For a political candidate, there’s nothing quite like telling the American public the truth. At least that’s the conclusion from several experts at a panel asking the question for today’s generation: “What would Reagan do?”
The event, sponsored by the Young America’s Foundation, featured Mark Tapscott, a former member of the Reagan administration and now an editorial page editor of “The Washington Examiner.”
“Reagan believed there was no substitute for telling the American people the truth,” he said.
On the fourth anniversary of President Ronald Reagan’s death, Tapscott was joined on the panel by Rebecca Cox, another former member of Reagan’s administration, and Congressman John Shadegg of Arizona.
They speculated what Reagan would do now.
Though presumptive Democratic nominee Sen. Barack Obama has great communication skills like Reagan had, said Tapscott, he “doesn’t have the genuine convictions that make him credible.”
Reagan was a political figure that “engender[ed] good feelings from both sides,” said Frank Donatelli, chairman of the Reagan Ranch Board of Directors.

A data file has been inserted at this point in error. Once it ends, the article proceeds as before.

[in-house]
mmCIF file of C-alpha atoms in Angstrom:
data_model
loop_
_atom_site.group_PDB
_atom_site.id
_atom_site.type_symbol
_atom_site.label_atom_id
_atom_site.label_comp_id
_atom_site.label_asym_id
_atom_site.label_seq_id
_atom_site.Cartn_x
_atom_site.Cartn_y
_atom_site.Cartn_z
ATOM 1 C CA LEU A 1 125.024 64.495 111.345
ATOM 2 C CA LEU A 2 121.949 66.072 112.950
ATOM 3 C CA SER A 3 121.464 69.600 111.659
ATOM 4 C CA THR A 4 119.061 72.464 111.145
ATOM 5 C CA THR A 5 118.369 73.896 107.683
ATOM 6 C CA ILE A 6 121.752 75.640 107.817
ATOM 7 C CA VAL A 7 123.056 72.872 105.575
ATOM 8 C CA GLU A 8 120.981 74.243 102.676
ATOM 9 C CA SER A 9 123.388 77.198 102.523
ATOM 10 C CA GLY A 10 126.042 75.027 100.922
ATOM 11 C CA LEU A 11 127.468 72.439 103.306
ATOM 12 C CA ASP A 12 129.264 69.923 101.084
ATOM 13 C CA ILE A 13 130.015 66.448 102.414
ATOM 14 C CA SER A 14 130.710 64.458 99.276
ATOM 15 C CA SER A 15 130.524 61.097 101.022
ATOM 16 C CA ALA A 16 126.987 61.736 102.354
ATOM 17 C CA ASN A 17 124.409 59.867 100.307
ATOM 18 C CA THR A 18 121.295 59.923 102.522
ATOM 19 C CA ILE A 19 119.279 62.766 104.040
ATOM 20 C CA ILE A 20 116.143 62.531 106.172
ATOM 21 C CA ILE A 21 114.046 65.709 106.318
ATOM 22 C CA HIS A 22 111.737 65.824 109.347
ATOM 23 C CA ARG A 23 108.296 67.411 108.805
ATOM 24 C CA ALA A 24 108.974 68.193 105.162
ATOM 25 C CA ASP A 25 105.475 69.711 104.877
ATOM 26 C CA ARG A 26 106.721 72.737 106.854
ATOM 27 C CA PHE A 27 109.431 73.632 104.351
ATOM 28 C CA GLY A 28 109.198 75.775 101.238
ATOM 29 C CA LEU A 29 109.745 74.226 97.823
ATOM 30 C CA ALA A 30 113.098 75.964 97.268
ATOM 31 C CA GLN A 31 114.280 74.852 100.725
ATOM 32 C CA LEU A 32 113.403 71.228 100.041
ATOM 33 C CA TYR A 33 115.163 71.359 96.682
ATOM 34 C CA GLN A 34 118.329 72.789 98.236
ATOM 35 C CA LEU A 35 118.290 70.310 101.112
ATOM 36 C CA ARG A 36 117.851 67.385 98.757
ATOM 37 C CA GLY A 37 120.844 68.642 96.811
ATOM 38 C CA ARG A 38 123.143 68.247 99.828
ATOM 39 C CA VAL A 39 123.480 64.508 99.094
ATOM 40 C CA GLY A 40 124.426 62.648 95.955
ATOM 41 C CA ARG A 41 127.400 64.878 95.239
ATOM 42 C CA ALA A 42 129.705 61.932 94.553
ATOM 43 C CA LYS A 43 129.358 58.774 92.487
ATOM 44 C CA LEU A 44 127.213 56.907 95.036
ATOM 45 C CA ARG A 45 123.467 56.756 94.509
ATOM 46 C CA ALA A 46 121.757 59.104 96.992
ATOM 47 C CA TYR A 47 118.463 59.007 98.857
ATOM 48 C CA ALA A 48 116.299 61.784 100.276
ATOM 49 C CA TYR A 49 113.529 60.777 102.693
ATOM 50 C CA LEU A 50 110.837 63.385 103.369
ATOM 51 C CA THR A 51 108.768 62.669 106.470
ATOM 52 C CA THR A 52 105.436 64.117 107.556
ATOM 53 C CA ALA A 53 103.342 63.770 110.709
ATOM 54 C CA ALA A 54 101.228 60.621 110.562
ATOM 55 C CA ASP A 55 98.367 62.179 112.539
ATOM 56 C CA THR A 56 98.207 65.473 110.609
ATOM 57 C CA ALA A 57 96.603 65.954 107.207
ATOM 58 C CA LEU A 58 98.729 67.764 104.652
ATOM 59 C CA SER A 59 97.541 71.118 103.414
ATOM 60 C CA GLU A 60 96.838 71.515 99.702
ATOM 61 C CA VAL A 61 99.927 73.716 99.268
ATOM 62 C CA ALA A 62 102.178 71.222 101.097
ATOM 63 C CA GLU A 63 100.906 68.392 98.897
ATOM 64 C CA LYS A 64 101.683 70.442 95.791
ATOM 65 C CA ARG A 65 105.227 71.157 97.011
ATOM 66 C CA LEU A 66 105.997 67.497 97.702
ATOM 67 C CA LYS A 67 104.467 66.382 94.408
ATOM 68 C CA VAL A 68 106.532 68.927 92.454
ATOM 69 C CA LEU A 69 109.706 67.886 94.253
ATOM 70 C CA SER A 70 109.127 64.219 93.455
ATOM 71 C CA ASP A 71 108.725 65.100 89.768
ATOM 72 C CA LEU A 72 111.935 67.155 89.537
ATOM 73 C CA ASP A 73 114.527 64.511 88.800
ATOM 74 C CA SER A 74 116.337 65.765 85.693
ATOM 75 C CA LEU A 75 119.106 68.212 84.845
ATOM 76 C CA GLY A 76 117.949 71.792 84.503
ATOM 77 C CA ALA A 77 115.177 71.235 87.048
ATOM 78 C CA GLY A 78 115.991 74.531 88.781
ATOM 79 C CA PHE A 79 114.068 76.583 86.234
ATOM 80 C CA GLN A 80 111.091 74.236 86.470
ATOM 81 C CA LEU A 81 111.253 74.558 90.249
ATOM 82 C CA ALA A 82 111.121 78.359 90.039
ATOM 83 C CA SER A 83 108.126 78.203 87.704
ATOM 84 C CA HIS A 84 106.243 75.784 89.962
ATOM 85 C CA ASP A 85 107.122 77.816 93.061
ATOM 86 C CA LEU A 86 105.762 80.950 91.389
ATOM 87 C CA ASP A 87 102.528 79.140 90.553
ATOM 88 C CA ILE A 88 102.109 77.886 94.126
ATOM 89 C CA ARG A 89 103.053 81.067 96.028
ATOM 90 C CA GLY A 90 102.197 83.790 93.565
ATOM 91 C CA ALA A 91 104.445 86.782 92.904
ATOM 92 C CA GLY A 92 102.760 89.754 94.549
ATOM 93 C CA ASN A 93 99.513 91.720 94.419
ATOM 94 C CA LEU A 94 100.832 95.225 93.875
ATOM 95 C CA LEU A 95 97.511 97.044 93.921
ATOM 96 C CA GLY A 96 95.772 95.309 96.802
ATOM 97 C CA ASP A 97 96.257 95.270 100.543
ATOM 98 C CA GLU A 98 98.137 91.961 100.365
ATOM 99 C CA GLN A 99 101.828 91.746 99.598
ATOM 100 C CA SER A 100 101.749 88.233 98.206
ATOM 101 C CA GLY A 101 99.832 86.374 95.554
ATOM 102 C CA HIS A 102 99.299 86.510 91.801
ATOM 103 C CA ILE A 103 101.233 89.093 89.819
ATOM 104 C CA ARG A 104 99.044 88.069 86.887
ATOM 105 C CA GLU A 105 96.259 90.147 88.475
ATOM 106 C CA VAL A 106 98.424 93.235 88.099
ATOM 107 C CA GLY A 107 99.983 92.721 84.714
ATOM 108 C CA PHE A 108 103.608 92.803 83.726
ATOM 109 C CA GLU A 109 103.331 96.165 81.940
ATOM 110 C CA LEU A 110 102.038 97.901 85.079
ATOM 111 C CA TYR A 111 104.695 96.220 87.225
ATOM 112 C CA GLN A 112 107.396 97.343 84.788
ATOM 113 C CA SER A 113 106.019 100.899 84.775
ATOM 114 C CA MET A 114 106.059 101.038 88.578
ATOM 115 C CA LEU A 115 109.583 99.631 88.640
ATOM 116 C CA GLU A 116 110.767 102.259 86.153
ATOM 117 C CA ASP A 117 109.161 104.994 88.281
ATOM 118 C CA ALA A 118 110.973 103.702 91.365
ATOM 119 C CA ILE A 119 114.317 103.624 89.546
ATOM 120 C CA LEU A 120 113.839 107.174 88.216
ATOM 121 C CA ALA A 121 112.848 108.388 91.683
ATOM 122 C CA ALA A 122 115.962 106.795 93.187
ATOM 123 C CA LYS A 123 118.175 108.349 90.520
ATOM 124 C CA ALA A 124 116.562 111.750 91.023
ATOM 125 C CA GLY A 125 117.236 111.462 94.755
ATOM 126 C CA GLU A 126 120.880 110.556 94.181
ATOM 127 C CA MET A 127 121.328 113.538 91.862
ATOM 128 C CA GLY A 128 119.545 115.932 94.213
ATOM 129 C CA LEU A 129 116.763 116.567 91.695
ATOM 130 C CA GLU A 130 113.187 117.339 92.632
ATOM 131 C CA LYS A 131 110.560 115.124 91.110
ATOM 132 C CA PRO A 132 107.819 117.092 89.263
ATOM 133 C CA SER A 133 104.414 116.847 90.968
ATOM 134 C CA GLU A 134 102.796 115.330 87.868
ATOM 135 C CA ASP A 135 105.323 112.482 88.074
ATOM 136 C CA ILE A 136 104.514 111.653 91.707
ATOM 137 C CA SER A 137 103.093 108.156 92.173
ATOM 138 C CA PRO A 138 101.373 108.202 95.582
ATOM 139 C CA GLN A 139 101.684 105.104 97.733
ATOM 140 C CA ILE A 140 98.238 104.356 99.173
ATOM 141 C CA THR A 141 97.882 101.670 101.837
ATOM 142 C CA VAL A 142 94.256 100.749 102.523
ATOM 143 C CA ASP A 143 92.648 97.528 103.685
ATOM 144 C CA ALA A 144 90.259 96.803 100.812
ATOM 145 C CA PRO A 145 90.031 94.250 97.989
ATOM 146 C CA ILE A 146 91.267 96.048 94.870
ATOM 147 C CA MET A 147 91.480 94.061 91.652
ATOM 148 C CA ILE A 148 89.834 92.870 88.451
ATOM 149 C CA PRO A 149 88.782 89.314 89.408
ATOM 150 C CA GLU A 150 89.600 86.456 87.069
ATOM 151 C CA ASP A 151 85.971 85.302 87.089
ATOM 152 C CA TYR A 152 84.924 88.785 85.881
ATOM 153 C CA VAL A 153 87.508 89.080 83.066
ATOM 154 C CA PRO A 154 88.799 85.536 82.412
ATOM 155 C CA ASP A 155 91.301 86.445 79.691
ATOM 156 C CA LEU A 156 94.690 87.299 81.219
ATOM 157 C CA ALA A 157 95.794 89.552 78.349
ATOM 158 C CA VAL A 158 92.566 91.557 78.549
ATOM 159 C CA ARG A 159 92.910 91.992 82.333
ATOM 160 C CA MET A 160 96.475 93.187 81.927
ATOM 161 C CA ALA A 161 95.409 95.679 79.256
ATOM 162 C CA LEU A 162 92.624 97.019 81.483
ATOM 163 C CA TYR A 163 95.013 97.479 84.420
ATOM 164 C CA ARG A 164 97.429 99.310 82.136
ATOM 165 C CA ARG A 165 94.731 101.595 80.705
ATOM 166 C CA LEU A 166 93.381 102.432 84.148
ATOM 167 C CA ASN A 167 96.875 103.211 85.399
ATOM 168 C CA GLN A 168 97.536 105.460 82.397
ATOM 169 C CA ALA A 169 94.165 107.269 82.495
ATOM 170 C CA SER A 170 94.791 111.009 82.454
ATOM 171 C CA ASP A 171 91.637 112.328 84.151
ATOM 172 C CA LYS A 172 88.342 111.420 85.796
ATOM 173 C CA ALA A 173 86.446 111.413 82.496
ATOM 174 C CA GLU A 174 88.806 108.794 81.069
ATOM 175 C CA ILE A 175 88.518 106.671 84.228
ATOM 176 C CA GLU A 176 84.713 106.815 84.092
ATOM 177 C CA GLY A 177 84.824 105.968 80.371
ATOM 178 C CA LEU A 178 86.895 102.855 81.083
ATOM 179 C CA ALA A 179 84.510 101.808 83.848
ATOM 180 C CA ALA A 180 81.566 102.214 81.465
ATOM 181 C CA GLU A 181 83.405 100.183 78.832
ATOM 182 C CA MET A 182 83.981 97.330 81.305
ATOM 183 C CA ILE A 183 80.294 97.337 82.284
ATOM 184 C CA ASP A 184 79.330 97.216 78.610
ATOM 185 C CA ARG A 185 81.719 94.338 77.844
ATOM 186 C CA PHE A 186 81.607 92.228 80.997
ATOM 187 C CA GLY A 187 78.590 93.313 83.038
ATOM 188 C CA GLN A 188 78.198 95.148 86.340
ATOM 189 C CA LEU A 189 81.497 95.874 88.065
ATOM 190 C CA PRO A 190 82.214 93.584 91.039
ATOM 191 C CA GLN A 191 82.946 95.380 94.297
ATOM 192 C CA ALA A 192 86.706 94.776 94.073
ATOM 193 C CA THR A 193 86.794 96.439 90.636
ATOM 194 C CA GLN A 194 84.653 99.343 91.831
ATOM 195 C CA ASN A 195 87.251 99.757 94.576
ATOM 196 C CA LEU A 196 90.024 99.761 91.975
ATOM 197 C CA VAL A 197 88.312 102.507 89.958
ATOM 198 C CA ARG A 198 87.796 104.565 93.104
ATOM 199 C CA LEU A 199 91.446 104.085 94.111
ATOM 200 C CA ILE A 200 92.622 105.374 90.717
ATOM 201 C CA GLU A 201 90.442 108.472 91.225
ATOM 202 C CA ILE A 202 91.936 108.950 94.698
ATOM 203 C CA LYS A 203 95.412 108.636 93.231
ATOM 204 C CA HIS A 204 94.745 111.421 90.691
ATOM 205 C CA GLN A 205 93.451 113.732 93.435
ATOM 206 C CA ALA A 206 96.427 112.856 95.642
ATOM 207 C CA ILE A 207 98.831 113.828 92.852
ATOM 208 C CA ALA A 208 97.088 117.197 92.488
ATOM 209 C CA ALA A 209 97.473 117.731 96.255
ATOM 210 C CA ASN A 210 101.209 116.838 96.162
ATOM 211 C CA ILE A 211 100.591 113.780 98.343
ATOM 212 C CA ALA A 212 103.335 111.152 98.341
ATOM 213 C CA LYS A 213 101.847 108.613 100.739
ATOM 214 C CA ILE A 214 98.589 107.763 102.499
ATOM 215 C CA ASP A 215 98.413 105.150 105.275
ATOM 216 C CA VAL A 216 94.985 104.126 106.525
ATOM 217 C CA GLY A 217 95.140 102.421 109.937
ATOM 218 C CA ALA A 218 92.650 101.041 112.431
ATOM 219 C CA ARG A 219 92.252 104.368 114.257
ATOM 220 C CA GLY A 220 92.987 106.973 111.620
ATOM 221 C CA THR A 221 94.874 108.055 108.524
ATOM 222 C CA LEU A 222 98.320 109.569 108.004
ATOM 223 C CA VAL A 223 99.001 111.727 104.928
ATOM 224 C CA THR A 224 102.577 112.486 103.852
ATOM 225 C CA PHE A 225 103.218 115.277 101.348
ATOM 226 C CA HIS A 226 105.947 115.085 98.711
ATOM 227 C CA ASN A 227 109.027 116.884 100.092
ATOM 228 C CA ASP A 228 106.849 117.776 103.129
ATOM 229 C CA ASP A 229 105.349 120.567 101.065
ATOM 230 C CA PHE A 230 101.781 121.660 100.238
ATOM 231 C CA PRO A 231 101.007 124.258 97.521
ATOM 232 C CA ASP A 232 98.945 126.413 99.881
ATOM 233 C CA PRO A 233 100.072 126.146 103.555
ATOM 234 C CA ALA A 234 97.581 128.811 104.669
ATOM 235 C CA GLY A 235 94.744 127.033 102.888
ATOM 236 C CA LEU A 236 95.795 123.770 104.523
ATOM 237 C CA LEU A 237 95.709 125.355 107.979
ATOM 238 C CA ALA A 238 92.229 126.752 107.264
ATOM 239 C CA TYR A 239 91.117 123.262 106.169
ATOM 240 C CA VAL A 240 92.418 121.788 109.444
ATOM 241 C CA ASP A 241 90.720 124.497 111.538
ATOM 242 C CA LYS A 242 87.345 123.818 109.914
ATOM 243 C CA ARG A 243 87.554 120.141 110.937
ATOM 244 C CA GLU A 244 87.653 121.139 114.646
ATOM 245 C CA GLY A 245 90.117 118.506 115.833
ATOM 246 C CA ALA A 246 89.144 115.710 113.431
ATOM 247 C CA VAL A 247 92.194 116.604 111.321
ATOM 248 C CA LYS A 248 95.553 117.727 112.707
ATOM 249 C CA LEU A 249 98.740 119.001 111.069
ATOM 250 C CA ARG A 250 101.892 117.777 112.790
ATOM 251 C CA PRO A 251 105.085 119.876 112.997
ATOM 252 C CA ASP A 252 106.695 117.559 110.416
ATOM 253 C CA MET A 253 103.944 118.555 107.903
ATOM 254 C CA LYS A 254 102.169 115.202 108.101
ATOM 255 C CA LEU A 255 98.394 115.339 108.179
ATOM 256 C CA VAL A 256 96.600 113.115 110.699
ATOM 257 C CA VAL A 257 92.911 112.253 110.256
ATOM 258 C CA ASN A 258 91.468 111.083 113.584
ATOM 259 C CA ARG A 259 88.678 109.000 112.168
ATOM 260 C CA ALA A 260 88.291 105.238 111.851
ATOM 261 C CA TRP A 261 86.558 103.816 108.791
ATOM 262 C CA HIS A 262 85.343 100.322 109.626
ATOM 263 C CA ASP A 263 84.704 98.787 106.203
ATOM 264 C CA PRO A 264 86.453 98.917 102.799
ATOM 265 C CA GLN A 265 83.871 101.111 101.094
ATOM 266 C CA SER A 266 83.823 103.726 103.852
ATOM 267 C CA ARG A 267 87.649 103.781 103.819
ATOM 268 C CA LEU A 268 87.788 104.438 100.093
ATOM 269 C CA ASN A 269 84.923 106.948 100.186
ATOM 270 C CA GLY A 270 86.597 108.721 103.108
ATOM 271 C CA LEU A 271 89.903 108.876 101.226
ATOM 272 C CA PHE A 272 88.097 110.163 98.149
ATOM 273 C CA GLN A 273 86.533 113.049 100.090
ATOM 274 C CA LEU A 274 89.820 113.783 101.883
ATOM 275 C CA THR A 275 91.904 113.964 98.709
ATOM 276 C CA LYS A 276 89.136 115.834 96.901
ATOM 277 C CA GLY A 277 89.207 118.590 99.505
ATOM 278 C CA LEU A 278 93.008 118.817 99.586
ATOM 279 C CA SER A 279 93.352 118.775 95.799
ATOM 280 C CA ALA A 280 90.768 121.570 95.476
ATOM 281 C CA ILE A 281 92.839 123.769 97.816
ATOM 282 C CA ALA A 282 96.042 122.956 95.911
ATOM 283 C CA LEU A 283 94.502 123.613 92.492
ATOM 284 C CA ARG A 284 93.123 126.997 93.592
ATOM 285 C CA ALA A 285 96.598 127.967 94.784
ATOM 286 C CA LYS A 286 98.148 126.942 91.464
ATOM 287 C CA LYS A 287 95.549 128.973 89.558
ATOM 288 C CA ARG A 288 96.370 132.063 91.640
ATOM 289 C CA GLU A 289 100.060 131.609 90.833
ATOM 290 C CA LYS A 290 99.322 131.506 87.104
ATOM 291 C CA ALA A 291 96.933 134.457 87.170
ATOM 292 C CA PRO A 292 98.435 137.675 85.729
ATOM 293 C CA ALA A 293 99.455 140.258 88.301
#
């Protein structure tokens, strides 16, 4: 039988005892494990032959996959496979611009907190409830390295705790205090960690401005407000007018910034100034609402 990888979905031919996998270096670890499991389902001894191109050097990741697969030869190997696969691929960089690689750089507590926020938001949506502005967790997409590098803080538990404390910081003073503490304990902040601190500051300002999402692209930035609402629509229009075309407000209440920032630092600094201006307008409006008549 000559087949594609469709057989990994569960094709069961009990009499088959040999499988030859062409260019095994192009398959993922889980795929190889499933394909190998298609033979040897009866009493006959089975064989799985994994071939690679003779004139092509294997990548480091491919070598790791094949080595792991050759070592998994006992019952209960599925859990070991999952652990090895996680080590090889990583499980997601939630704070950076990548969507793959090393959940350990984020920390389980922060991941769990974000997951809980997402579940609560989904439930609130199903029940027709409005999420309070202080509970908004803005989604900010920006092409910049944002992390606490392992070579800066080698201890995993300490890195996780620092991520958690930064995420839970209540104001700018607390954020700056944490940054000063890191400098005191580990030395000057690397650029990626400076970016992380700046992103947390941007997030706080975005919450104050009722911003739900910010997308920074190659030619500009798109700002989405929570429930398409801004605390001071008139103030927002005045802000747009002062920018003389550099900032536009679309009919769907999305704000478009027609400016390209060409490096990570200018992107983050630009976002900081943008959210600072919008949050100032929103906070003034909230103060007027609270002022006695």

Tapscott and Cox, onetime Reagan assistant for public liaison and now a vice president at Continental Airlines, said the next president must be honest with a trustworthy American people.
Cox said she hopes the American people “see through” the charismatic senator, adding that she thinks the American people are smart enough to know the how some Obama policies would spark dramatic tax increases.
Reagan challenged the American people to do great things and to take care of their own lives, Tapscott said. He quoted Reagan, who said, “Government is not the solution. Government is the problem.”
Cox and Tapscott agreed that Reagan’s convictions drove his actions, which marks a good president.
“My advice to the next president is: Trust the people,” said Cox.
Shadegg echoed the sentiments of the other panelists when he said that “[Americans] already have the freedom, we just have to fight for it.”
When asked how Reagan would face a long war, Donatelli said, “I have no doubt that he would see it through.”
Panelists said that if the next president acted like Reagan, who approached a struggling economy and international unrest at the time of his presidency, he might revive optimism and succeed, like Reagan did, at becoming one of America’s great leaders.
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